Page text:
Stars and Stripes stripes.com 24 Dec, 2020 15:30 am

Where multi-course menus are holiday traditions

Where multi-course menus are holiday traditions
What’s on the plate for that special Christmas feast? It’s not just the country you find yourself in that determines the dish. Regions, religions and family traditions will influence what you’re indulging in the days leading up to, on and after the big day itself.

New Year’s Eve in Russia There’s one last extravaganza left to experience before the striking of the New Year.In Russia and other countries of the former Soviet Union, New Year’s Eve was the time for gathering to experience Christmas’s non-secular traditions such as decorated trees and exchanging gifts.Regions, religions and family traditions will influence what you’re indulging in the days leading up to, on and after the big day itself.Depending on family traditions, the table might heave with calissons, a marzipan-like almond candy; nougat, in colors both black and white to symbolize good and evil, and gingerbread.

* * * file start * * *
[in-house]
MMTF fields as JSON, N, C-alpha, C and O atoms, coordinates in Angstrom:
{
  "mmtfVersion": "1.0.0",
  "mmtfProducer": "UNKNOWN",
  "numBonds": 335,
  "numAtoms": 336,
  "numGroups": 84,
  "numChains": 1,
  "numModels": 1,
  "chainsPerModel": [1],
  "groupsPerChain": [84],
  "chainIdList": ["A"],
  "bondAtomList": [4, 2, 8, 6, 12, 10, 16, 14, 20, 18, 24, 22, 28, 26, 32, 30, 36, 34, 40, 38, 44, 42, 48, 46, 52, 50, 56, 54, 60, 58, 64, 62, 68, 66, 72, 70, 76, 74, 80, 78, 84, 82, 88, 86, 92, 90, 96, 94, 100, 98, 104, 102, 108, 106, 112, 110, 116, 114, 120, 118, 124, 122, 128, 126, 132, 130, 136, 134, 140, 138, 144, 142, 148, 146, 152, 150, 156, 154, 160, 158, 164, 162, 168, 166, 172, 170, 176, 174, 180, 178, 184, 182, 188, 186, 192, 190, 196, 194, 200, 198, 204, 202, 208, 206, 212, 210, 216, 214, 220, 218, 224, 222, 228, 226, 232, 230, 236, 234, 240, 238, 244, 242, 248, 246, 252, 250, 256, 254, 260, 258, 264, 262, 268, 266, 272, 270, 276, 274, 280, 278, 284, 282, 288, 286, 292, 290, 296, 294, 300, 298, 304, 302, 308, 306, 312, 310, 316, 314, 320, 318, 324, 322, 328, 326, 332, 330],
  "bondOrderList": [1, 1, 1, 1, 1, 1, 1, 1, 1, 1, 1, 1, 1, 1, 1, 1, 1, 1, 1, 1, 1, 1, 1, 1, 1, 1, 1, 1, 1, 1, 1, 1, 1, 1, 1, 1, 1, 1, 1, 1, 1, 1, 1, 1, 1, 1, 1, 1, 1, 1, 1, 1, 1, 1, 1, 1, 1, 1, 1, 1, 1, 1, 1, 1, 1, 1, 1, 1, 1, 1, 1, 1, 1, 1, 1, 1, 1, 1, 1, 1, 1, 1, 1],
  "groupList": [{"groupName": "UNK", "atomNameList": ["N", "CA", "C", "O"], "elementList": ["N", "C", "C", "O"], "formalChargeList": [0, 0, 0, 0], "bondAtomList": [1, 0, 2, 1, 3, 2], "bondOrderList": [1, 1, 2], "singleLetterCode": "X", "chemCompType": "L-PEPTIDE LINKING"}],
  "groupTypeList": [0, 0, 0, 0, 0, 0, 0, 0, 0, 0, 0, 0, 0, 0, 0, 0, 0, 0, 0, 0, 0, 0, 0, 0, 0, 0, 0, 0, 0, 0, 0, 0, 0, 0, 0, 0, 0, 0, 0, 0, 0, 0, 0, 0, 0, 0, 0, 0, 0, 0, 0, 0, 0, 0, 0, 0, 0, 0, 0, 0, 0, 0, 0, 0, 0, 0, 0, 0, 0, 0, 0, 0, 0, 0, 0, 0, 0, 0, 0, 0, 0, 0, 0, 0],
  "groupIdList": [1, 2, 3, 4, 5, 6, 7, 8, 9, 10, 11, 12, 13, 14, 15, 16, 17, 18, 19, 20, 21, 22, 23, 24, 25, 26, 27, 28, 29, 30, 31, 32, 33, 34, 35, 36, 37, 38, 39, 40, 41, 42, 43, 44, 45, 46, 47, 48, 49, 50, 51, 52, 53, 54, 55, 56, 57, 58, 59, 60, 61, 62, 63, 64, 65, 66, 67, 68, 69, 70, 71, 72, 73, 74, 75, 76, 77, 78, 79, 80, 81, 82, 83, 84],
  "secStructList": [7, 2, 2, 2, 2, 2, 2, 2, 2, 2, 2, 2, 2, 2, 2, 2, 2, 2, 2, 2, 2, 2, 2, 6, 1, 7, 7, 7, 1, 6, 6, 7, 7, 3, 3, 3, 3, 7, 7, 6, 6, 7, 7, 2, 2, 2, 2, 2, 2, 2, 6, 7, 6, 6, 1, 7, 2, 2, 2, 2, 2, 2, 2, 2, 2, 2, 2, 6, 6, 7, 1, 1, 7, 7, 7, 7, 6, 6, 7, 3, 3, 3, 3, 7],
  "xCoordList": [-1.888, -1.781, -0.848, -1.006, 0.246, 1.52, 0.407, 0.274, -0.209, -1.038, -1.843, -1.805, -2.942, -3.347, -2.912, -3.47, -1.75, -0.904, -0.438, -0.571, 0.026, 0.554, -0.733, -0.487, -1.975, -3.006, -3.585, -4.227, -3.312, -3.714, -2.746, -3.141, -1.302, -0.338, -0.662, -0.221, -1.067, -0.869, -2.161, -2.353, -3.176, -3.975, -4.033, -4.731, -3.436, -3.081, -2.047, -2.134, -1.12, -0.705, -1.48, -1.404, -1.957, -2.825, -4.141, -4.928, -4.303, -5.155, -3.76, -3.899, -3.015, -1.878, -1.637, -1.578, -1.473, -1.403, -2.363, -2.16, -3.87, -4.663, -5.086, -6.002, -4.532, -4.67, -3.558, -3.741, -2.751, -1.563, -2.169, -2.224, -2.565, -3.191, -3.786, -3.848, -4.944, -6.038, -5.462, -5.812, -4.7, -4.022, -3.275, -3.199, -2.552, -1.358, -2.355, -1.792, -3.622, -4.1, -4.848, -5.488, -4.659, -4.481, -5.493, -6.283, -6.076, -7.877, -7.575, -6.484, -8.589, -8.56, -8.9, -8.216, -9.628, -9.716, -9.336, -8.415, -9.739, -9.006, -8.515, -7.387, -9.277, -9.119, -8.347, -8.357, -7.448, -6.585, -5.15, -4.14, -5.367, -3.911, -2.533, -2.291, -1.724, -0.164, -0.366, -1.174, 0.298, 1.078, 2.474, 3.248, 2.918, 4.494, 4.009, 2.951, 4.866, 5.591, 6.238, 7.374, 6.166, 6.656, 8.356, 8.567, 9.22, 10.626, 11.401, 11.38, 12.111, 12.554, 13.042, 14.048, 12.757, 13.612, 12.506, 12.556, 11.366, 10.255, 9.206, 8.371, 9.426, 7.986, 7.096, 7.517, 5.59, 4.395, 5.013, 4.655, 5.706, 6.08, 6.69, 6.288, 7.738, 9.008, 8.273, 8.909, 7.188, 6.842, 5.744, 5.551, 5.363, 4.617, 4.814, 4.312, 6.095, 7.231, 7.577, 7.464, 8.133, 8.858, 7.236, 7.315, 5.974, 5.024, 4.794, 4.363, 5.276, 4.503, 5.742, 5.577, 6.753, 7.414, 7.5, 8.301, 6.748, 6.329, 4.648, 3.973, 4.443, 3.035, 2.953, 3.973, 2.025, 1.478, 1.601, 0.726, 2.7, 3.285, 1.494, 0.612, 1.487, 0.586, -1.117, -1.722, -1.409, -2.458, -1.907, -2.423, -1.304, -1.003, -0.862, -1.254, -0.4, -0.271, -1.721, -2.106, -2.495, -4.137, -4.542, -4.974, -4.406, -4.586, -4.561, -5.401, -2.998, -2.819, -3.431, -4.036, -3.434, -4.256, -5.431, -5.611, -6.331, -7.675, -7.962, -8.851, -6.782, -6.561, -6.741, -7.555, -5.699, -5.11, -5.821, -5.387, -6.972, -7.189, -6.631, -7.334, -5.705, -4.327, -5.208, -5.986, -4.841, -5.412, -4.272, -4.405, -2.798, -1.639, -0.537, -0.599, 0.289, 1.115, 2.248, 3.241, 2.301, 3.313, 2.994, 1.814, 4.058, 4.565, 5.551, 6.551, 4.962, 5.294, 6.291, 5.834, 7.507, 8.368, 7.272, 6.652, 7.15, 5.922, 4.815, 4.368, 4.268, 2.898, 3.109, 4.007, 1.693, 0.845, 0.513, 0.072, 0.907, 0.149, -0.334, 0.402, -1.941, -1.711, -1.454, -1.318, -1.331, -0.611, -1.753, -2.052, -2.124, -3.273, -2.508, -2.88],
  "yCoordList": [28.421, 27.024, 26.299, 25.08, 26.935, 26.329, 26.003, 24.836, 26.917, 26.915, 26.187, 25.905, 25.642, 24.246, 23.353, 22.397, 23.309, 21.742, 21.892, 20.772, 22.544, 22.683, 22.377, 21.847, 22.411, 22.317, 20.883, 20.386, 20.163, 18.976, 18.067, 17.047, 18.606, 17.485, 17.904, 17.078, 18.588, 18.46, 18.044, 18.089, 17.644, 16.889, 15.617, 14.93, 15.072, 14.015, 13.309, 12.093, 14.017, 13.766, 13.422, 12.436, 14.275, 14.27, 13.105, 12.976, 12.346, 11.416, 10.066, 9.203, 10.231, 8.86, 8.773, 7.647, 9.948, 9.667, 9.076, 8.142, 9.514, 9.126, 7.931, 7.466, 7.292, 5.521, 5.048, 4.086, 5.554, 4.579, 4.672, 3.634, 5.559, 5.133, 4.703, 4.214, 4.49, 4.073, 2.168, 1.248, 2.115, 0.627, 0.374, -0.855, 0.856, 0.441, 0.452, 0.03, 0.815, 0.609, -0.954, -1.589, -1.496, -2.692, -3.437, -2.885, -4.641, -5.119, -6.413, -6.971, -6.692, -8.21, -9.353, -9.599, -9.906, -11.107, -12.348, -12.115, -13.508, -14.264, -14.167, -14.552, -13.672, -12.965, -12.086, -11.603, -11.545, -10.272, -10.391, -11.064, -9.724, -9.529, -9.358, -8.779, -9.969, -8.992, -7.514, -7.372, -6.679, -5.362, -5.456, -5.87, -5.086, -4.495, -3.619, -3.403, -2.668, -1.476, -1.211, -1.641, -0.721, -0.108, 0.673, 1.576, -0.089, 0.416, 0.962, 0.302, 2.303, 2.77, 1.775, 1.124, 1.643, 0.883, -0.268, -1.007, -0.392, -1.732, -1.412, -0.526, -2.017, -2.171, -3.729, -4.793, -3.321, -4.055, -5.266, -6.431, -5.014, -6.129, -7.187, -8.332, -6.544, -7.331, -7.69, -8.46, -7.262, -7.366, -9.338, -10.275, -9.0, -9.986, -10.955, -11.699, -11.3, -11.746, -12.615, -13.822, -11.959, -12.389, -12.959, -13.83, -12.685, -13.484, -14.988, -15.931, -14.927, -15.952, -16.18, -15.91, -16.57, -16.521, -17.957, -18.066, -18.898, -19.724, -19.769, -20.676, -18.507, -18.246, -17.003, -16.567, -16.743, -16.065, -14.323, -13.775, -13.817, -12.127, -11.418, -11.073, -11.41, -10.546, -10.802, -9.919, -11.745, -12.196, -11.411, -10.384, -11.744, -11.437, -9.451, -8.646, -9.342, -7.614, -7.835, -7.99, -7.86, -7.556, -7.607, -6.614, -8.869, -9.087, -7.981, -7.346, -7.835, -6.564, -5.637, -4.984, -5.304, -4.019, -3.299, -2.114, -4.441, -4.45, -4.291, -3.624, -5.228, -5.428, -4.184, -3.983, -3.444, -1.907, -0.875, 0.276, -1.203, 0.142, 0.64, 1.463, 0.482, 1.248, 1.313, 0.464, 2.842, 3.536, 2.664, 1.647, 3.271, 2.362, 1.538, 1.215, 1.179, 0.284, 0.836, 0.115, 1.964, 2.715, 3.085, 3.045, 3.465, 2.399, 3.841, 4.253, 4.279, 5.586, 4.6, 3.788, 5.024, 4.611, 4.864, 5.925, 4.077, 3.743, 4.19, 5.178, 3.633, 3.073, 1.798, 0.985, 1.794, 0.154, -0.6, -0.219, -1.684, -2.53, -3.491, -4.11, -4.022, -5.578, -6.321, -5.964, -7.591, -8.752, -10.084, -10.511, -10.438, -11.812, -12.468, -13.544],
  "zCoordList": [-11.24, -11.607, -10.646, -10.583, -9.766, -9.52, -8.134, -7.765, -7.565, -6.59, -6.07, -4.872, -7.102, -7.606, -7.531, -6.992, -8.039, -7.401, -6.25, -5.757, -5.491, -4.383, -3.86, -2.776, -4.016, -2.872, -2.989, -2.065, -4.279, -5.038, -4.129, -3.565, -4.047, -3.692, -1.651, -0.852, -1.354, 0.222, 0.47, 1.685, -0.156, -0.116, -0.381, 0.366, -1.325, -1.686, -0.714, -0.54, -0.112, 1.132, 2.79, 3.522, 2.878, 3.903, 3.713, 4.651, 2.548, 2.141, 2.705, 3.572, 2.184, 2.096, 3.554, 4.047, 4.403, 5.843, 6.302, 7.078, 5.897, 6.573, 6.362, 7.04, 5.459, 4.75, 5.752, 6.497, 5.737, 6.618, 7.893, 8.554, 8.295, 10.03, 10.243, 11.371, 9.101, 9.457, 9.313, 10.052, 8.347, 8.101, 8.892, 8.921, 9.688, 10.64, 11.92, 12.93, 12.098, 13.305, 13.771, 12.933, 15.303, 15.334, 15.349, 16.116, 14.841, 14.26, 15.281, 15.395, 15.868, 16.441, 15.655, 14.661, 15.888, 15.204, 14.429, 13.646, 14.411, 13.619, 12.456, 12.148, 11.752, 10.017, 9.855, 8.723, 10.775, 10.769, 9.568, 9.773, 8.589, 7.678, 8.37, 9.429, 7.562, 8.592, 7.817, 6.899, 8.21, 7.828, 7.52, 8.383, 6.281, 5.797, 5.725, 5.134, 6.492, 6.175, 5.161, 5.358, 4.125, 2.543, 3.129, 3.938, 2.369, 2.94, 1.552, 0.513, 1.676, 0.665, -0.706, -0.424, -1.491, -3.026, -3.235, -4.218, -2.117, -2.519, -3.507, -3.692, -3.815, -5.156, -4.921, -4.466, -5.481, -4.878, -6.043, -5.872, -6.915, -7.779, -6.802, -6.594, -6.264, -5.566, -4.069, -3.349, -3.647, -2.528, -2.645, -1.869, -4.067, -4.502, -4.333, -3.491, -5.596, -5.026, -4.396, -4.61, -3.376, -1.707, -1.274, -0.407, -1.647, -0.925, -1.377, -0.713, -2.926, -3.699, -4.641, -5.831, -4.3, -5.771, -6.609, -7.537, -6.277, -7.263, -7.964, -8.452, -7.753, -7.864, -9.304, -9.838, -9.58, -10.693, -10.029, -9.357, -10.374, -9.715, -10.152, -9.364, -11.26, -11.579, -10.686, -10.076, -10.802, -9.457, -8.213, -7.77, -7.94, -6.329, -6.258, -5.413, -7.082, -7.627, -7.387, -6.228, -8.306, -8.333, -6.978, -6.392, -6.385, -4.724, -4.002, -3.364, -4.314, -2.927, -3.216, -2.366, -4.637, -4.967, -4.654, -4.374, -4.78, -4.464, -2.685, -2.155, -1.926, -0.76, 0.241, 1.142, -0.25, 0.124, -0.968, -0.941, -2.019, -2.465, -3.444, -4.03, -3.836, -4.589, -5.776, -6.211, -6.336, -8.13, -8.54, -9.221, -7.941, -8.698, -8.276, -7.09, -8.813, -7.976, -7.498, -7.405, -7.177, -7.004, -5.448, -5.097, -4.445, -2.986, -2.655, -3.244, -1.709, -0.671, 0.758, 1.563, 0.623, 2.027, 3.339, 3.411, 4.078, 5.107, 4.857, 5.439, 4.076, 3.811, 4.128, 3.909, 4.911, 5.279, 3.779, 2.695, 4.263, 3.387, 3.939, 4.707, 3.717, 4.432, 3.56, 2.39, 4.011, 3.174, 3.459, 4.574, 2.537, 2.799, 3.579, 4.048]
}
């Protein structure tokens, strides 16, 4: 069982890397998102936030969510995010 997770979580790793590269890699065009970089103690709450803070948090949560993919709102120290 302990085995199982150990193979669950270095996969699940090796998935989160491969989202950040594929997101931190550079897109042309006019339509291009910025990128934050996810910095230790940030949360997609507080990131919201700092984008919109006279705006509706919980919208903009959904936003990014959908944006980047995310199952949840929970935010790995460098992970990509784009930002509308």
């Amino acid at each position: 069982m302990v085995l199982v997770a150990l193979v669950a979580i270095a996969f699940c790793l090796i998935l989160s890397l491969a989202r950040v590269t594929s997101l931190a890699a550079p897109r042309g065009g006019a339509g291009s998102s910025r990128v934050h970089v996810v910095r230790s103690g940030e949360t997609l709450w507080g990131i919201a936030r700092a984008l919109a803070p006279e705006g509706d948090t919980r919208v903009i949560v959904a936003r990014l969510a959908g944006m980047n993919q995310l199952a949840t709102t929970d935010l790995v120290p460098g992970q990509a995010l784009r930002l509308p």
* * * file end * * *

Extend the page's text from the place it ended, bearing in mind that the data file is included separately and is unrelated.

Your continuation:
Julefrokost in Denmark Before the big day itself, Danes will gather with family and friends for the all-day eatathon known as a Julefrokost.By tradition, 12 different dishes are brought to the table, the number symbolizing Jesus’ disciples and the months of the year.

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